The Missed Salon

le voltaire - puces
While at the 'Puces' you can wet your whistle at the Voltaire.

Cauliflower War Victors Yet to be Named

Paris:- Saturday, 18. April 1998:- The salon I wished I hadn't missed started yesterday I think, and runs until tomorrow. It is called the Salon du Petit Dejeuner et des Pauses Gourmandes and I missed it because I have breakfast at home.

According to the report I am missing some pretty good stuff - if you like breakfast in France. I mean, if you take a bit of fresh bread, hugely slathered with real gobs of butter, dunk it into a medium-sized soup-bowl of café which tastes like watery chicory, which leaves butter floating in it - I mean, if you want to call this a 'petit dejeuner,' then go ahead.

I once had the good luck to cross the Atlantic in a monster storm and this enabled me to have a table for eight for breakfast forcroc terrace - rain four days running. In addition to the eight place settings, I had two or three waiters; which was a good thing because they fell down often.

There was only one menu, but it was three pages of text, not counting the cover, which said 'Queen Mary' on it. You can get a fierce appetite at sea and I can remember pretty much of what I had, but it would be vulgar to mention it all. I didn't have many kippers though, because I'd just spent a month having breakfasts in Sweden.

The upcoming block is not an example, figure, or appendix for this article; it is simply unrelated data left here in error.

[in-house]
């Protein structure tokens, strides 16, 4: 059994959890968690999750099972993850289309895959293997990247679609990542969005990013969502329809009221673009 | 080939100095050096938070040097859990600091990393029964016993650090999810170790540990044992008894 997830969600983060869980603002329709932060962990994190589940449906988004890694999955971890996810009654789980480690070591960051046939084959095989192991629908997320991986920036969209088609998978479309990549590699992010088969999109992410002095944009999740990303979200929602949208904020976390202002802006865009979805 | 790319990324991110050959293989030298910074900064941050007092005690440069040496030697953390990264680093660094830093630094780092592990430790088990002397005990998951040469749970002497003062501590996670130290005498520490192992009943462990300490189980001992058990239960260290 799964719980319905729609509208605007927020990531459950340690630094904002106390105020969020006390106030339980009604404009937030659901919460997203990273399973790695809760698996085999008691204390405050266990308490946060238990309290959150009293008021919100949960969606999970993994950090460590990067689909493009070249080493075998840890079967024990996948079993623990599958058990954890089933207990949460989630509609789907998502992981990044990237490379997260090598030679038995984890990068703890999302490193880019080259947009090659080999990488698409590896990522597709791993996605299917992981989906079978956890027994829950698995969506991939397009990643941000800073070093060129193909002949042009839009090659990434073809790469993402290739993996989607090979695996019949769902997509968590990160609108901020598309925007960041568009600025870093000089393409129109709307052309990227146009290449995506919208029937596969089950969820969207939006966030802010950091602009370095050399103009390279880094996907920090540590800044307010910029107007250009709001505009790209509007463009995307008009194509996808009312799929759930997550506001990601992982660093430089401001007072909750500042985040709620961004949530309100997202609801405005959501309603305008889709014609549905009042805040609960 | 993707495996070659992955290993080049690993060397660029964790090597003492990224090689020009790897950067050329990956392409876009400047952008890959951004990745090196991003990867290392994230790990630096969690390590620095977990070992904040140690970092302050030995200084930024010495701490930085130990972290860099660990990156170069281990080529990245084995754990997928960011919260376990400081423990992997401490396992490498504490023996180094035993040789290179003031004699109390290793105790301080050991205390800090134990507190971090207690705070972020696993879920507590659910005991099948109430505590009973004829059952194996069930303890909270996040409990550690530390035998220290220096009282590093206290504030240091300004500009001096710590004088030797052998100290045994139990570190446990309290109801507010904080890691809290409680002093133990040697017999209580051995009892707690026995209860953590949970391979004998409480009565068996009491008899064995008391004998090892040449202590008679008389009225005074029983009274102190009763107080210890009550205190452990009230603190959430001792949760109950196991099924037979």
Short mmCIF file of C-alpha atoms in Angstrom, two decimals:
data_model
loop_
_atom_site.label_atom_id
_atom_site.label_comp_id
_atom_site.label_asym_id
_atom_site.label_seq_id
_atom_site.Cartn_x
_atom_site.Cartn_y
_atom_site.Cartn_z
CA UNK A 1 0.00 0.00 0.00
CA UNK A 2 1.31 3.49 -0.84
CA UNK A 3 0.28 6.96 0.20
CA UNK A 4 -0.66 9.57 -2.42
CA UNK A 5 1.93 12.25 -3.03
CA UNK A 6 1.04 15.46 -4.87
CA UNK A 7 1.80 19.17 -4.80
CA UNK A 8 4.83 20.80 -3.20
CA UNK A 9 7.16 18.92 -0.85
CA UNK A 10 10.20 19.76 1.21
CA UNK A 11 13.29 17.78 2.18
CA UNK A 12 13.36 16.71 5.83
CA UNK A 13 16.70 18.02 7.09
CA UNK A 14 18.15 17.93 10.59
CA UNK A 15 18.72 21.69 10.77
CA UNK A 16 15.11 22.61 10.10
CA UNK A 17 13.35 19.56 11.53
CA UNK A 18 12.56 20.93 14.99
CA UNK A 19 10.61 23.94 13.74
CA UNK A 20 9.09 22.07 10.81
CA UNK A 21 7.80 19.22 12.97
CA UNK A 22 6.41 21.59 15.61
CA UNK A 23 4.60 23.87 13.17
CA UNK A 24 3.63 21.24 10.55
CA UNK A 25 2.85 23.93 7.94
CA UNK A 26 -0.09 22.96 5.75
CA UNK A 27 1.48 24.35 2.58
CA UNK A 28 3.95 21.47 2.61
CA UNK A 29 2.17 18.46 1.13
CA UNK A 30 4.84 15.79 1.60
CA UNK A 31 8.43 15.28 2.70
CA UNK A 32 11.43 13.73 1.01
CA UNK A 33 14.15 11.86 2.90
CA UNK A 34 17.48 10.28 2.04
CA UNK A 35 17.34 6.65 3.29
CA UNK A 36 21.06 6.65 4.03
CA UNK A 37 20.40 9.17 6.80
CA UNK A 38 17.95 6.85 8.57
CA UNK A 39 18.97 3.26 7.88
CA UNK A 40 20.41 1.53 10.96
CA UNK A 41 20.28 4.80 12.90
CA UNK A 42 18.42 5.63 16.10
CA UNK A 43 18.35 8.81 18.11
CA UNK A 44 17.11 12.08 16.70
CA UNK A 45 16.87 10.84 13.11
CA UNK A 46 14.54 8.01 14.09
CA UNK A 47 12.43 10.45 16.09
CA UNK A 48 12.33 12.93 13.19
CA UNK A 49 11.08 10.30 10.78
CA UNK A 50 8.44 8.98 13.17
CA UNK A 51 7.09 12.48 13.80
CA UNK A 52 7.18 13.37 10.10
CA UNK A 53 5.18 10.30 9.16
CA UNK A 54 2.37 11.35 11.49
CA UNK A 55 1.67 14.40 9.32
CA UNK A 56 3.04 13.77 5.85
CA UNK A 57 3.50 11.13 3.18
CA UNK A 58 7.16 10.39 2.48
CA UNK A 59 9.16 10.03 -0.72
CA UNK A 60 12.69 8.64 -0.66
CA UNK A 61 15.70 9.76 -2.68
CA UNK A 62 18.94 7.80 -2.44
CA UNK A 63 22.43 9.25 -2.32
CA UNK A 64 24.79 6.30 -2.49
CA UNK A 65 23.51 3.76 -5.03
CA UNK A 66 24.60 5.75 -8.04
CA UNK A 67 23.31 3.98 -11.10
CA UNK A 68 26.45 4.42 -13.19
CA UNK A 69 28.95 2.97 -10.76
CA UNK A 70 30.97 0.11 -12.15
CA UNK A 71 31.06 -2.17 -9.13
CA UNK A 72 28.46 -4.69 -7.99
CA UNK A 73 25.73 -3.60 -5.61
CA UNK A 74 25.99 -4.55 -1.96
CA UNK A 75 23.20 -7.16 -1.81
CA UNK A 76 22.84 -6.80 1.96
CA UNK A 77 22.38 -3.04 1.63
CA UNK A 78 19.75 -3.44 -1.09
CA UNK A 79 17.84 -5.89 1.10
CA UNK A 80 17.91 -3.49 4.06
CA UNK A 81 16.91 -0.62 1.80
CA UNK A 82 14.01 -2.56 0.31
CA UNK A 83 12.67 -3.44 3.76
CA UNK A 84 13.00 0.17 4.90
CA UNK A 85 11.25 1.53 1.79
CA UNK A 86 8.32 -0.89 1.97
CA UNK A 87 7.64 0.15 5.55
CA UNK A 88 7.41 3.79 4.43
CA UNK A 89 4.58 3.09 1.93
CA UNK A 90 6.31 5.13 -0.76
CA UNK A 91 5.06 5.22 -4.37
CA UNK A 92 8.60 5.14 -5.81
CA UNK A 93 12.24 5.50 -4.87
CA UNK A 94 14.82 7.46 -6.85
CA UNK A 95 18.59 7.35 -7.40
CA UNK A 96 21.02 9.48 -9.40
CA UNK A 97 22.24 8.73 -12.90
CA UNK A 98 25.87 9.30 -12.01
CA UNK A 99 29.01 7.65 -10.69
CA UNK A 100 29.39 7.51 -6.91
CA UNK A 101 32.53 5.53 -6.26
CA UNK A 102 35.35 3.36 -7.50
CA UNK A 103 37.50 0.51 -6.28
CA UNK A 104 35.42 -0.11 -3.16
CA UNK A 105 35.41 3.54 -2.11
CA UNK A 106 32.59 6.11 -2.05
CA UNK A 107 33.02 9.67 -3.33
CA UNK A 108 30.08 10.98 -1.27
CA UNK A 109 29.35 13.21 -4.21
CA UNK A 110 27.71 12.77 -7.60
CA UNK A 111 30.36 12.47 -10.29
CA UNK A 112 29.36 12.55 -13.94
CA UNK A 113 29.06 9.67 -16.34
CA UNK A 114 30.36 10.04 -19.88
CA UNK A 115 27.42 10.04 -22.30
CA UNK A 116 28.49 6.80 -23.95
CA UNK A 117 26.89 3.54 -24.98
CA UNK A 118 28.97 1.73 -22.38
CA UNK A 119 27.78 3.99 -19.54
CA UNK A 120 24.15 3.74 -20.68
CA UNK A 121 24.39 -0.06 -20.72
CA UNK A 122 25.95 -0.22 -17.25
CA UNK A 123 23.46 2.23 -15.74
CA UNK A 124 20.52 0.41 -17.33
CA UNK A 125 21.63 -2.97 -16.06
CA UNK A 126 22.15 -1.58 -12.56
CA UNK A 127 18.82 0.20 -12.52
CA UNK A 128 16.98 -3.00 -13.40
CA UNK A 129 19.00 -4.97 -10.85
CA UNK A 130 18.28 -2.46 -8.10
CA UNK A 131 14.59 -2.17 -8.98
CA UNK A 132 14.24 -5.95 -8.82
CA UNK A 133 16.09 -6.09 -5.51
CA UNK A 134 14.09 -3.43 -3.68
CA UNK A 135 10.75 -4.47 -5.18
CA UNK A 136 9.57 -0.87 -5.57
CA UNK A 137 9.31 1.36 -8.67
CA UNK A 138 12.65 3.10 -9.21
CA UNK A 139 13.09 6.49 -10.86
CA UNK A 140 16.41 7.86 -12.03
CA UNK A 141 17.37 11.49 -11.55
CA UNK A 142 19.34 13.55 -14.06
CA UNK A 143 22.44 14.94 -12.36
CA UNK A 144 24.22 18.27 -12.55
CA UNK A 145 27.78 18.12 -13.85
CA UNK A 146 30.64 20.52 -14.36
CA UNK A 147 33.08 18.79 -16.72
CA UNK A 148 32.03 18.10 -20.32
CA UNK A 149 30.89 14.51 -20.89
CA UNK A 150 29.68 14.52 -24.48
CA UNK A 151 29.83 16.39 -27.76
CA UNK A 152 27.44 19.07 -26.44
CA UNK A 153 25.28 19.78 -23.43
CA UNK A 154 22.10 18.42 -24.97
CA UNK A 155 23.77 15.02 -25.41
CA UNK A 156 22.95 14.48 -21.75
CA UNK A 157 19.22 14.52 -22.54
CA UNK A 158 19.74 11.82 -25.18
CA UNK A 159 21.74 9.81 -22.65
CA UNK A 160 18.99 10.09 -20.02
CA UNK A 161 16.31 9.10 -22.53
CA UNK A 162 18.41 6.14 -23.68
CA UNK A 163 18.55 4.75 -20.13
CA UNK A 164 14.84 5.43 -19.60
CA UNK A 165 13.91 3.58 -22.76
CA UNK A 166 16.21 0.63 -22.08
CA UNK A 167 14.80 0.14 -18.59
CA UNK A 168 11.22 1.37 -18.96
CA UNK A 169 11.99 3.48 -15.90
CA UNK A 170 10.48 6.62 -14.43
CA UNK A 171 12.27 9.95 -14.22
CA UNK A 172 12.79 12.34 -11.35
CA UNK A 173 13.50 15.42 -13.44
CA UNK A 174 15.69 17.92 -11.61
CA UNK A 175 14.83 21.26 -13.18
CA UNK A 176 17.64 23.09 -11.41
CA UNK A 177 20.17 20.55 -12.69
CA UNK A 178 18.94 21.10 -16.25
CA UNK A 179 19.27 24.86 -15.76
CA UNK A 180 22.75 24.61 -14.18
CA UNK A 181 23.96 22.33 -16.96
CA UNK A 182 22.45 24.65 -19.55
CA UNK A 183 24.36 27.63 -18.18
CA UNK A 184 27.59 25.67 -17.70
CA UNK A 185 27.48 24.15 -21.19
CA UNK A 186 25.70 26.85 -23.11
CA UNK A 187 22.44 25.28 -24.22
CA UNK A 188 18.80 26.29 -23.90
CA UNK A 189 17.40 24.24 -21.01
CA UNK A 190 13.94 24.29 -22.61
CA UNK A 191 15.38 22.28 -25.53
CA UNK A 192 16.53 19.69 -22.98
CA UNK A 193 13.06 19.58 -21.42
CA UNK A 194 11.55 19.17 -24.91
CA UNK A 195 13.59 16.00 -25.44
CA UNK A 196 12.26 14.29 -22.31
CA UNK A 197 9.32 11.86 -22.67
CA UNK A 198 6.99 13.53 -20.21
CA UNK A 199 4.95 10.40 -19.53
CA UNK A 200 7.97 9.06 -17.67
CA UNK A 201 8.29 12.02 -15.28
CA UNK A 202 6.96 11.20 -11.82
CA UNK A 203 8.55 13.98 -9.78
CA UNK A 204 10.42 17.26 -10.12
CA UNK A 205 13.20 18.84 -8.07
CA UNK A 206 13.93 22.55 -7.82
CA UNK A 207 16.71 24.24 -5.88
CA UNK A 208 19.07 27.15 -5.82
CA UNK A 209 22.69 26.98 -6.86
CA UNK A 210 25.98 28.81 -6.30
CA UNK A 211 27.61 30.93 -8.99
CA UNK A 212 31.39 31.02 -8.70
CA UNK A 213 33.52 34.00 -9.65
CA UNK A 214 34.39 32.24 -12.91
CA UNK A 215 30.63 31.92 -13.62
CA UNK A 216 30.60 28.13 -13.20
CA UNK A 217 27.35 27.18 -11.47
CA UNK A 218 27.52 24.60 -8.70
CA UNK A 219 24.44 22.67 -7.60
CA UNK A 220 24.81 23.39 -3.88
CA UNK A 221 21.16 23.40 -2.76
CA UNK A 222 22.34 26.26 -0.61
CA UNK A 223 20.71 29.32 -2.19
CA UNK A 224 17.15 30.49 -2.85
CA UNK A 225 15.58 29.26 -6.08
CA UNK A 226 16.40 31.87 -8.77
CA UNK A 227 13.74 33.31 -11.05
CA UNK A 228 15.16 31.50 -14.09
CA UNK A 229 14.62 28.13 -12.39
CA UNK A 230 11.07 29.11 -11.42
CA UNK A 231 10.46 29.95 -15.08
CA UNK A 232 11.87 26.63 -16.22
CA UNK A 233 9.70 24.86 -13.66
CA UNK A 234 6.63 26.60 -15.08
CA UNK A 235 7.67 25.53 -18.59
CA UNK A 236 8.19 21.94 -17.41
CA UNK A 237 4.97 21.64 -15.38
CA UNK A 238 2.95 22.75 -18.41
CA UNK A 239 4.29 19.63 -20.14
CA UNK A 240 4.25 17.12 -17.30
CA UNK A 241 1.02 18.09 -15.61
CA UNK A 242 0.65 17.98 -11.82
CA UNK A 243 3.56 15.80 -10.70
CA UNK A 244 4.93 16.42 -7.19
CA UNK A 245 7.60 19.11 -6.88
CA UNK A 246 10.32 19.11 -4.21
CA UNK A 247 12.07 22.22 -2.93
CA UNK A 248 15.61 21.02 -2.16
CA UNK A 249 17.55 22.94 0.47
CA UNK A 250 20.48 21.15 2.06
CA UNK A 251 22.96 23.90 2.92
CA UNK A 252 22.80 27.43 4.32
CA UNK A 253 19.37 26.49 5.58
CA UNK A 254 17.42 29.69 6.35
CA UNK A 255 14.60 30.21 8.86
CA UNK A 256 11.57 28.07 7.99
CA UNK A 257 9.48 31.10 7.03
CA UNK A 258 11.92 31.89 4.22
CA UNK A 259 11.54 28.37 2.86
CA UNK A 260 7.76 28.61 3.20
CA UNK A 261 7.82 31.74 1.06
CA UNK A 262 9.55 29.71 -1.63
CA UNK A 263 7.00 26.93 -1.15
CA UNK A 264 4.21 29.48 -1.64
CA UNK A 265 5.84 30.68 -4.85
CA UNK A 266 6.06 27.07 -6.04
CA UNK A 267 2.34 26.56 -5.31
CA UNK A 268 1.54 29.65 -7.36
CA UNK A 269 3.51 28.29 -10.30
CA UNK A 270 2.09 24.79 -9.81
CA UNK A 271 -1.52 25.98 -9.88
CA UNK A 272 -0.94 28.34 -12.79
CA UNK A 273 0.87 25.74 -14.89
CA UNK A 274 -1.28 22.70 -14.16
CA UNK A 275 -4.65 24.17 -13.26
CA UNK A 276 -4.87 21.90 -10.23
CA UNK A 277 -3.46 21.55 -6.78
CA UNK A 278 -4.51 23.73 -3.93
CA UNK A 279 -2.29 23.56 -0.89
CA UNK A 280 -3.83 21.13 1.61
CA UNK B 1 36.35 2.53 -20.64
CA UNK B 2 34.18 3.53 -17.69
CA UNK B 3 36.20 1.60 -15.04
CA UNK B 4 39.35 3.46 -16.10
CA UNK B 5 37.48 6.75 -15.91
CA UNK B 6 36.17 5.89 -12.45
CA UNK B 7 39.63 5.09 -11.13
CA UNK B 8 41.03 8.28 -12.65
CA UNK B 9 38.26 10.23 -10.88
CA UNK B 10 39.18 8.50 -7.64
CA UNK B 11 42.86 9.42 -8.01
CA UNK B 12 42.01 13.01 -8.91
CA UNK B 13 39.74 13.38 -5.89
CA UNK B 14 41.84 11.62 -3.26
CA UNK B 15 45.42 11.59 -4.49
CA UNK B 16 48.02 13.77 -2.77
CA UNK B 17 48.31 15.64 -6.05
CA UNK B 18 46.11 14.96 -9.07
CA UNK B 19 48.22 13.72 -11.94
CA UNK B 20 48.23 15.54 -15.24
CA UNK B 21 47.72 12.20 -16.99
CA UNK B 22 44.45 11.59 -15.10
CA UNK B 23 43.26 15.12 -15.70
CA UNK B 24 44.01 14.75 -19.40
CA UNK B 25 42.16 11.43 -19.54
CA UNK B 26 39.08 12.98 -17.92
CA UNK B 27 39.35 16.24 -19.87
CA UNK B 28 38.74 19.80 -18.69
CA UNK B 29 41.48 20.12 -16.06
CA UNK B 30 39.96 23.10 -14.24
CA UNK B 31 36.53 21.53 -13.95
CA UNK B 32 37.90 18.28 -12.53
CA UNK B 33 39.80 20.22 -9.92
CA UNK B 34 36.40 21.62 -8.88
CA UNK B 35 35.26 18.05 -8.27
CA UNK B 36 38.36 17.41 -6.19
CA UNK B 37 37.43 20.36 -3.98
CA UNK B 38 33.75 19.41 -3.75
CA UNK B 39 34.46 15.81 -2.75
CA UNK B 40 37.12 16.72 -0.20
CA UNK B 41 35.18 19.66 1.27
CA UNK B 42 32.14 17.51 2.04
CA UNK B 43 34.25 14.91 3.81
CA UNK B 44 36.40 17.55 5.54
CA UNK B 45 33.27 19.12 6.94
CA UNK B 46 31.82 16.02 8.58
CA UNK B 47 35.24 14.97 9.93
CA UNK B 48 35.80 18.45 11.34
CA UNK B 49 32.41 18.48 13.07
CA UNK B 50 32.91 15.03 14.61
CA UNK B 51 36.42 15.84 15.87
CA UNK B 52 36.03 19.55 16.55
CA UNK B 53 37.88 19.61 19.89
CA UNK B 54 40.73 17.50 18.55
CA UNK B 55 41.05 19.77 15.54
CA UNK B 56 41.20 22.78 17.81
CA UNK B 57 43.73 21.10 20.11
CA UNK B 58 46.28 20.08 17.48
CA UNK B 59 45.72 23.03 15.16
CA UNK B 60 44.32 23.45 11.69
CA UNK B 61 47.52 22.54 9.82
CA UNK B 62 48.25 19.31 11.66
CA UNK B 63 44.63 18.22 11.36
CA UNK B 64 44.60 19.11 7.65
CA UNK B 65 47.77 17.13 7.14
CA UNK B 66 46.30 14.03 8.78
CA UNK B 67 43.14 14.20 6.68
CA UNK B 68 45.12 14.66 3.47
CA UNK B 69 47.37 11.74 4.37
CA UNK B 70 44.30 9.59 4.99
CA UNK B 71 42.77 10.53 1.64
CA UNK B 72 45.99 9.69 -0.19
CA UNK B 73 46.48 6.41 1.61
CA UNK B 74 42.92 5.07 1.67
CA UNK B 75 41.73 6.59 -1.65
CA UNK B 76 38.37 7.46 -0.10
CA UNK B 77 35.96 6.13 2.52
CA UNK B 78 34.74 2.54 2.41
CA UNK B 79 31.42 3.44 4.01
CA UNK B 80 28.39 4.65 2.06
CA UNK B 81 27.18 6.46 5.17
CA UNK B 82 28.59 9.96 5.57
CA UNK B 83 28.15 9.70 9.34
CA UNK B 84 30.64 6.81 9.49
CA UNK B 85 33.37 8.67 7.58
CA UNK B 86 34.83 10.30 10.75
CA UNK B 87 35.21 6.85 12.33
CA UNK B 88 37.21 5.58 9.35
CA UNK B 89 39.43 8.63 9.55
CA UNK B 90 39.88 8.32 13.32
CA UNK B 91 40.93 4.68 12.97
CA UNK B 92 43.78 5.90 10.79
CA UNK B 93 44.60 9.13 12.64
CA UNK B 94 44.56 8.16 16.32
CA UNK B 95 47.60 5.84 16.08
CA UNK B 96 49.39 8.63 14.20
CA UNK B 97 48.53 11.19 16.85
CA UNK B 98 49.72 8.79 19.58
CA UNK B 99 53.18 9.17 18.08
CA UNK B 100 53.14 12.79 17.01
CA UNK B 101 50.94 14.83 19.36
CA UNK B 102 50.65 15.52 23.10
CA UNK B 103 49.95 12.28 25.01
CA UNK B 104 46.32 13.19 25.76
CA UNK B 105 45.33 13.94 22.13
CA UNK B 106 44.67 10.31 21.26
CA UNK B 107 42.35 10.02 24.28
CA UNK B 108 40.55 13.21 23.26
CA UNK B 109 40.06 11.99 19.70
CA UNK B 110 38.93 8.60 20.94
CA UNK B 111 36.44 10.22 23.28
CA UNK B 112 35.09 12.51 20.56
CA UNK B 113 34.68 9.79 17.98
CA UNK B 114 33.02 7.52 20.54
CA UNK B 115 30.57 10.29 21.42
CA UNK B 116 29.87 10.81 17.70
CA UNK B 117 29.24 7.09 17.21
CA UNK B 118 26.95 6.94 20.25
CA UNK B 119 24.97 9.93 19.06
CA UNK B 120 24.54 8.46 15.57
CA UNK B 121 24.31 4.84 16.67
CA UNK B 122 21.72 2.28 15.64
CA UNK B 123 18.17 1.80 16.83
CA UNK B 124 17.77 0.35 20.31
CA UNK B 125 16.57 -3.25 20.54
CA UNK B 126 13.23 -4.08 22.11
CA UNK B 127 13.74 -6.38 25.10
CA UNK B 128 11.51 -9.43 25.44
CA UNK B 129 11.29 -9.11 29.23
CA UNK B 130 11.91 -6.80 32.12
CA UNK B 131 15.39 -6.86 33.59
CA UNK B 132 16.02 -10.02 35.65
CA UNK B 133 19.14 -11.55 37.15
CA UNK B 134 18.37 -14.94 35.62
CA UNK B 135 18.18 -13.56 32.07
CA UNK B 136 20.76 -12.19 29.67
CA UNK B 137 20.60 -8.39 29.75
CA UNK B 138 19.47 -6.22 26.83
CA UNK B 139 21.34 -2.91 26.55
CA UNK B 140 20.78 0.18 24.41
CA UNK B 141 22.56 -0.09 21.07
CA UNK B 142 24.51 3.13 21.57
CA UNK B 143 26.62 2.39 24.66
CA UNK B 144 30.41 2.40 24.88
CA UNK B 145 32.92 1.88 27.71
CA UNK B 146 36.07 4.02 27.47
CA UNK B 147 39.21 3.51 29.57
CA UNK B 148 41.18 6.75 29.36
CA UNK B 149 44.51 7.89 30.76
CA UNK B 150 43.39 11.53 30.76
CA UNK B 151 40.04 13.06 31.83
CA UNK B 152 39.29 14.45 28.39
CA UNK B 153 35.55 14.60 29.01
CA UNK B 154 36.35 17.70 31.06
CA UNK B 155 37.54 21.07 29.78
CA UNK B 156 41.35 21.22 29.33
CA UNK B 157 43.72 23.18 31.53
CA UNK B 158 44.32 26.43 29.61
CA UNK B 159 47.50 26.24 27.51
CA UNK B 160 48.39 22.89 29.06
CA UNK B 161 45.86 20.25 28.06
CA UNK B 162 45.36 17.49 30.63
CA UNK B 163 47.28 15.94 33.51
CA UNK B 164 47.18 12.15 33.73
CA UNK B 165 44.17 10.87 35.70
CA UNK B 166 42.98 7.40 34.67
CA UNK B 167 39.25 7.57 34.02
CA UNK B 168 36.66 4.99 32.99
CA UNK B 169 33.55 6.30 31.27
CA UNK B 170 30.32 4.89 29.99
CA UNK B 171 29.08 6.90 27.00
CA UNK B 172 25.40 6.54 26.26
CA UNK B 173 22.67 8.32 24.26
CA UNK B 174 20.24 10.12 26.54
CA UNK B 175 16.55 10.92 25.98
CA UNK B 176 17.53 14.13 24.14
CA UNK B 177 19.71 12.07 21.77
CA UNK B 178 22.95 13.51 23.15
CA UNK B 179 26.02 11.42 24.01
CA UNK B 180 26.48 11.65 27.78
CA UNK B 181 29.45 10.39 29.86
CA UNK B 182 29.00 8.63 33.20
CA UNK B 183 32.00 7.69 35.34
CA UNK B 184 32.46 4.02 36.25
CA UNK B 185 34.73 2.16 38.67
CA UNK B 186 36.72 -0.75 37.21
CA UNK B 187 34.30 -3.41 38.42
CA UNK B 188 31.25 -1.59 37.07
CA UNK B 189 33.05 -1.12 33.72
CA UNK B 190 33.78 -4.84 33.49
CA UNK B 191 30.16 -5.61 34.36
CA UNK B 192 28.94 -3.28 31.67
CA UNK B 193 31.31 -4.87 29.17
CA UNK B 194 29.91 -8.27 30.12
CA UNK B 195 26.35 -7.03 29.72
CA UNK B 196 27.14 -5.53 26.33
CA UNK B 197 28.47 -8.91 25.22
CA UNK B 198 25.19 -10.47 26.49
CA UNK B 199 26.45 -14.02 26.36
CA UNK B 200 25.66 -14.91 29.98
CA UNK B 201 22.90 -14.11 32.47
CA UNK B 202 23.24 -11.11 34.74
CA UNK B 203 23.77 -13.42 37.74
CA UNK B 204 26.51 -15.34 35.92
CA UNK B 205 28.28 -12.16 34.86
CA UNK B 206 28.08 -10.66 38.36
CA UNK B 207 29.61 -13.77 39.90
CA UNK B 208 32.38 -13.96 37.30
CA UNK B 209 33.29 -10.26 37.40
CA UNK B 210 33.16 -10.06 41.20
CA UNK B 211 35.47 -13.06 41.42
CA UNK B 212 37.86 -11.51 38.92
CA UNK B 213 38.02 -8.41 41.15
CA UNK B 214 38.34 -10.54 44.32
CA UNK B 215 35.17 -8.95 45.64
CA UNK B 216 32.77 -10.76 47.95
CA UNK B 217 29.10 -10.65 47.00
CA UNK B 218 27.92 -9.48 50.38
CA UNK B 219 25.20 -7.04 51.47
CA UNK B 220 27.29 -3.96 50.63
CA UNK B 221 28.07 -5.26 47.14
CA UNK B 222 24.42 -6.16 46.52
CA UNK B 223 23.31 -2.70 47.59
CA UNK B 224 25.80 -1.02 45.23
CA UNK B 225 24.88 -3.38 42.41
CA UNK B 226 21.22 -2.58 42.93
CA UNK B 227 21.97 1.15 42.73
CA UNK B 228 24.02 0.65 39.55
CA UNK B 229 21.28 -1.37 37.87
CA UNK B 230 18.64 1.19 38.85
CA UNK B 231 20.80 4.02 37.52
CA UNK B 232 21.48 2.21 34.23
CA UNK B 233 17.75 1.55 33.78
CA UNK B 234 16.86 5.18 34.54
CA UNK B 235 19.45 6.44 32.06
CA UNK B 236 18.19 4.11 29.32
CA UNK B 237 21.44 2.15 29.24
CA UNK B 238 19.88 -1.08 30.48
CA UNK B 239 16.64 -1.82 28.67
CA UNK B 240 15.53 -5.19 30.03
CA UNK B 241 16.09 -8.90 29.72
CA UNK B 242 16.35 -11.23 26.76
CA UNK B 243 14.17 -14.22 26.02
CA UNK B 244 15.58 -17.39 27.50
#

No, I wasn't thinking of having breakfast here. Nobody is.

But I tell you; that was high-life. After 90 minutes it was alI I could do to get up from the table, grab a life-line, and haul myself uphill into the third-class veranda bar, just in time for elevenses, which cost a whole 25 cents a pop, and were always made by the head mixer just the way I liked them.

Then I would sit right in the middle of the front, and watch the bow disappear beneath the waves as big as small apartment buildings, until it was lunchtime.

Fat City Turns Real For the French

Le Parisien had the stunning news and the French were shocked. The headline screamed, 'Obesity' like an obscenity; followed by the dreaded catch-phrase, 'The New French Illness.'

France already has so many illnesses that it is the world's number one tranquilizer consumer, and oneinterior bar cafe doctor laments that the Fat War cannot be won without more and better, new drugs.

Another doctor says a possible cure may be found by following the psychological trail, but this is actually at the end of a list that starts with drugs, goes on to diets, followed by surgery, and sporting activities.

Some bistros could be good for breakfast, but most are not.

For diets the advice is always the same: take in fewer calories without suffering too much from daily deprivation - but beware of falling off the wagon. It is much worse to diet and lose than to never have dieted at all.

Fat French people make up 8.2 percent of the population; which translates into 3.5 million adults. Another part of the report says few fatties live in the Ile-de-France, which is why readers of Le Parisien are understandably shocked and horrified, because they probably didn't read this far - and have gone out and signed up for the latest low-fat psycho-drugs.

It's De-Rat Time Again

The Paris Prefect of police has announced the official opening of the de-rat season; which runs from 20. April to 20. June. Duringkiosque flottant this time all building owners and tenants are required by law to get rid of rats and mice.